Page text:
Celebrating Spring

Simon FletcherApril Orchard

From Close to Home, Headland, 2015

April Orchard

Compact cerise balloons are filling up
with apple promise, scent the wind-blown trees.

A wasp chews paper from the grey shed door
while steel blue swallows clip the lawn for flies.

Some pear trees are already clouds of cream,
their seed-black anthers courting mellow fruit.

Kuli Kohli – Season of Freedom

From A Wonder Woman, Offa’s Press, 2021

Season of Freedom

After the long, miserable captivity of winter,
there is a sprig of light.
I feel I have been freed from a dark cell,
a treacherous, frozen fight.

My escape comes with new vibrant life
as doomed icicles melt.
Hope for people as restricted as me –
a freedom that’s heartfelt.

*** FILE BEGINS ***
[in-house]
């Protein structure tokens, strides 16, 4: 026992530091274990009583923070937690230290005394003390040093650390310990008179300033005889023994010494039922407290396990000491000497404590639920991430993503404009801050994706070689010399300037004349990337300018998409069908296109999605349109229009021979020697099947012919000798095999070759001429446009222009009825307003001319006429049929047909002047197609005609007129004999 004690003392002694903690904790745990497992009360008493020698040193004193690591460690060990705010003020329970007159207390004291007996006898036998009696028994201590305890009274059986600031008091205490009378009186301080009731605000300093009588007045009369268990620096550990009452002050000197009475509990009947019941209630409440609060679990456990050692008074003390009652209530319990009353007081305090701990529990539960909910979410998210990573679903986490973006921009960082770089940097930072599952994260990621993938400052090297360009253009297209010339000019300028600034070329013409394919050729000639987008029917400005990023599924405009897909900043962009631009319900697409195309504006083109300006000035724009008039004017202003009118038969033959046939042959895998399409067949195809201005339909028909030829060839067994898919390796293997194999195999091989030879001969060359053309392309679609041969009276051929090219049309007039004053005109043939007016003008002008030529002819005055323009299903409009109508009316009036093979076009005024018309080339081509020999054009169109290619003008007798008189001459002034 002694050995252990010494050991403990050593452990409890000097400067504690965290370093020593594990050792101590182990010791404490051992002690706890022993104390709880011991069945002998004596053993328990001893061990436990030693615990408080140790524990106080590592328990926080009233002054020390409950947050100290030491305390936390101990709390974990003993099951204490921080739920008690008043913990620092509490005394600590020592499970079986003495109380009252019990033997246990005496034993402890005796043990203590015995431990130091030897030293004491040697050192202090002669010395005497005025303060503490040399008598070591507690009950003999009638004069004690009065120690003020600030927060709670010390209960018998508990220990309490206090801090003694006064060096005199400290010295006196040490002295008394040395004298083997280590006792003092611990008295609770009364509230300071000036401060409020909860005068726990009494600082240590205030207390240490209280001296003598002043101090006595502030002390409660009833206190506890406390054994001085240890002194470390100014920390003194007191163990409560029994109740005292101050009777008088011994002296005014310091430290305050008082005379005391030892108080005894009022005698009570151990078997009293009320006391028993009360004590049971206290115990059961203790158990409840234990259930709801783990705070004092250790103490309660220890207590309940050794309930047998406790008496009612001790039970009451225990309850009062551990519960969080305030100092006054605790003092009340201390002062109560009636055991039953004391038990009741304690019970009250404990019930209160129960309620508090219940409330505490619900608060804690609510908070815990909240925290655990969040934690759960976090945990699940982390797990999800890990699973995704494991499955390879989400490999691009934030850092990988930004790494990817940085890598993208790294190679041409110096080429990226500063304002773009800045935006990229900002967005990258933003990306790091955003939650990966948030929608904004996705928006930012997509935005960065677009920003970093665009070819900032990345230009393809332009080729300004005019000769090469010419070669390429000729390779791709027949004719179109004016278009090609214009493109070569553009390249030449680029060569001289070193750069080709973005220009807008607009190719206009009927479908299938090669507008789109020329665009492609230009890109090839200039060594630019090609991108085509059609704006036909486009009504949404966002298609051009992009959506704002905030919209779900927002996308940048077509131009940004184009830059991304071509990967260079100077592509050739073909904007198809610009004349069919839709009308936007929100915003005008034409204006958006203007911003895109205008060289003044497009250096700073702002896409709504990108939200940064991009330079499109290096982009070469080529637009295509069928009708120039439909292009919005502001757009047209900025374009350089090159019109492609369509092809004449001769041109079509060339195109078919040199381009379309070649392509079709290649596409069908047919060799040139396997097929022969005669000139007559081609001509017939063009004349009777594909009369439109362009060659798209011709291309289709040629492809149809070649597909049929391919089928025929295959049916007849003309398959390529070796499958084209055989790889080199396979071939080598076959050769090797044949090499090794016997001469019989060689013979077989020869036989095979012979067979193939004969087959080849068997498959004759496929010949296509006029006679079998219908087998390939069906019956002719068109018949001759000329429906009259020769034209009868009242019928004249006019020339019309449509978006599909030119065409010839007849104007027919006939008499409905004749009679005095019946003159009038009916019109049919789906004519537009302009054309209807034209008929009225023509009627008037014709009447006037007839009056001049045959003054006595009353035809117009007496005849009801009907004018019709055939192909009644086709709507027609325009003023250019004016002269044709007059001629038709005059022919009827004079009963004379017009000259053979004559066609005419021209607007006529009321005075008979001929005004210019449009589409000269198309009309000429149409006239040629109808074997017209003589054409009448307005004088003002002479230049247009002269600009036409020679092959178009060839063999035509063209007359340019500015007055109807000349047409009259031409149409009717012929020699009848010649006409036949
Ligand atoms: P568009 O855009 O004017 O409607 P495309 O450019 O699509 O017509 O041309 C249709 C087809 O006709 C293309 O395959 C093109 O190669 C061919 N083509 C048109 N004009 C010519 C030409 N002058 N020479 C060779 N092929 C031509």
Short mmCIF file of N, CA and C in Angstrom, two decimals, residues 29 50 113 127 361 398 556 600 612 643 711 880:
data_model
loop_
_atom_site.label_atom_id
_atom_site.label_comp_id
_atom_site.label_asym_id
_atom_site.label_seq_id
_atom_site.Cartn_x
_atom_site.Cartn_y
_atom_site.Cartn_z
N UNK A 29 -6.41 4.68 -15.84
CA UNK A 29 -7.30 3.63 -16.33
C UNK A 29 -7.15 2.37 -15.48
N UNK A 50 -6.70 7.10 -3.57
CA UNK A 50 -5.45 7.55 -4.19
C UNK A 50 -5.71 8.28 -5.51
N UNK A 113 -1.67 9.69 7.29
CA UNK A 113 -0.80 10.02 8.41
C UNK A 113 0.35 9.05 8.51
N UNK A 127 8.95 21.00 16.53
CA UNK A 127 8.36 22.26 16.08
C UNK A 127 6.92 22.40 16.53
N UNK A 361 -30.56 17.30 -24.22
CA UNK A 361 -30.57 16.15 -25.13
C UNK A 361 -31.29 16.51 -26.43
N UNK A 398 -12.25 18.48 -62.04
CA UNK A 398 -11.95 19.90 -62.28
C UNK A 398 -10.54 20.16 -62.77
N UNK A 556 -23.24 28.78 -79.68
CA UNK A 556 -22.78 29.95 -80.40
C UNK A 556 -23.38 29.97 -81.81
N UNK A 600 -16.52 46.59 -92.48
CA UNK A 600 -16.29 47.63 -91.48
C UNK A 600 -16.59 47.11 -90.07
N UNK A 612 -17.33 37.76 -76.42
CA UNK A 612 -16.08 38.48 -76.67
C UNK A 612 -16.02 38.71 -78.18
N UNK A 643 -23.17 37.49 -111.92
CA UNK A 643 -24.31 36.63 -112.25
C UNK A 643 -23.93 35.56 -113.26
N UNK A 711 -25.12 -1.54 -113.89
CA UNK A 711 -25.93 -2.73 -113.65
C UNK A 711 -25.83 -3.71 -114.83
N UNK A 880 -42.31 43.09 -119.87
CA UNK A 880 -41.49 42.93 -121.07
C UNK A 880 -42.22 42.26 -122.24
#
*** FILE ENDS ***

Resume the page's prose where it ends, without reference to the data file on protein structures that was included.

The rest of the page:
I step into the green, where blossom falls –
celebrating a liberty of ease;
I feel as if I fly among migrating birds
after the galling frosty freeze.

Stripped naked trees once again clothe
in budding green shaded outfits;
in confidence, creatures camouflage
to a safety that secretly outwits.

I love spring, it carries a gliding freedom
of happiness, colour, life.
Where days are longer, warmer, sunnier;
I can walk, smile without strife.

Selected haiku

Bethany Rivers

From Ripening Cherries, Offa’s Press, 2019

first shout of spring
a lone daffodil
beneath the hedge

Sally Bevington

From Ripening Cherries, Offa’s Press, 2019

beneath the water
tadpoles in balls
of black-eyed jelly

Jackie Evans

From Ripening Cherries, Offa’s Press, 2019

bright sunlight
after torrential showers
glinting raindrop pearls

David Bingham

From The Chatter of Crows, Offa’s Press, 2014

stargazing –
petals of crocus
closed up tight

this moment,
closer to death than birth –
pink cherry blossom


Robert Frost (1874 – 1963) – Putting in the Seed

Putting in the Seed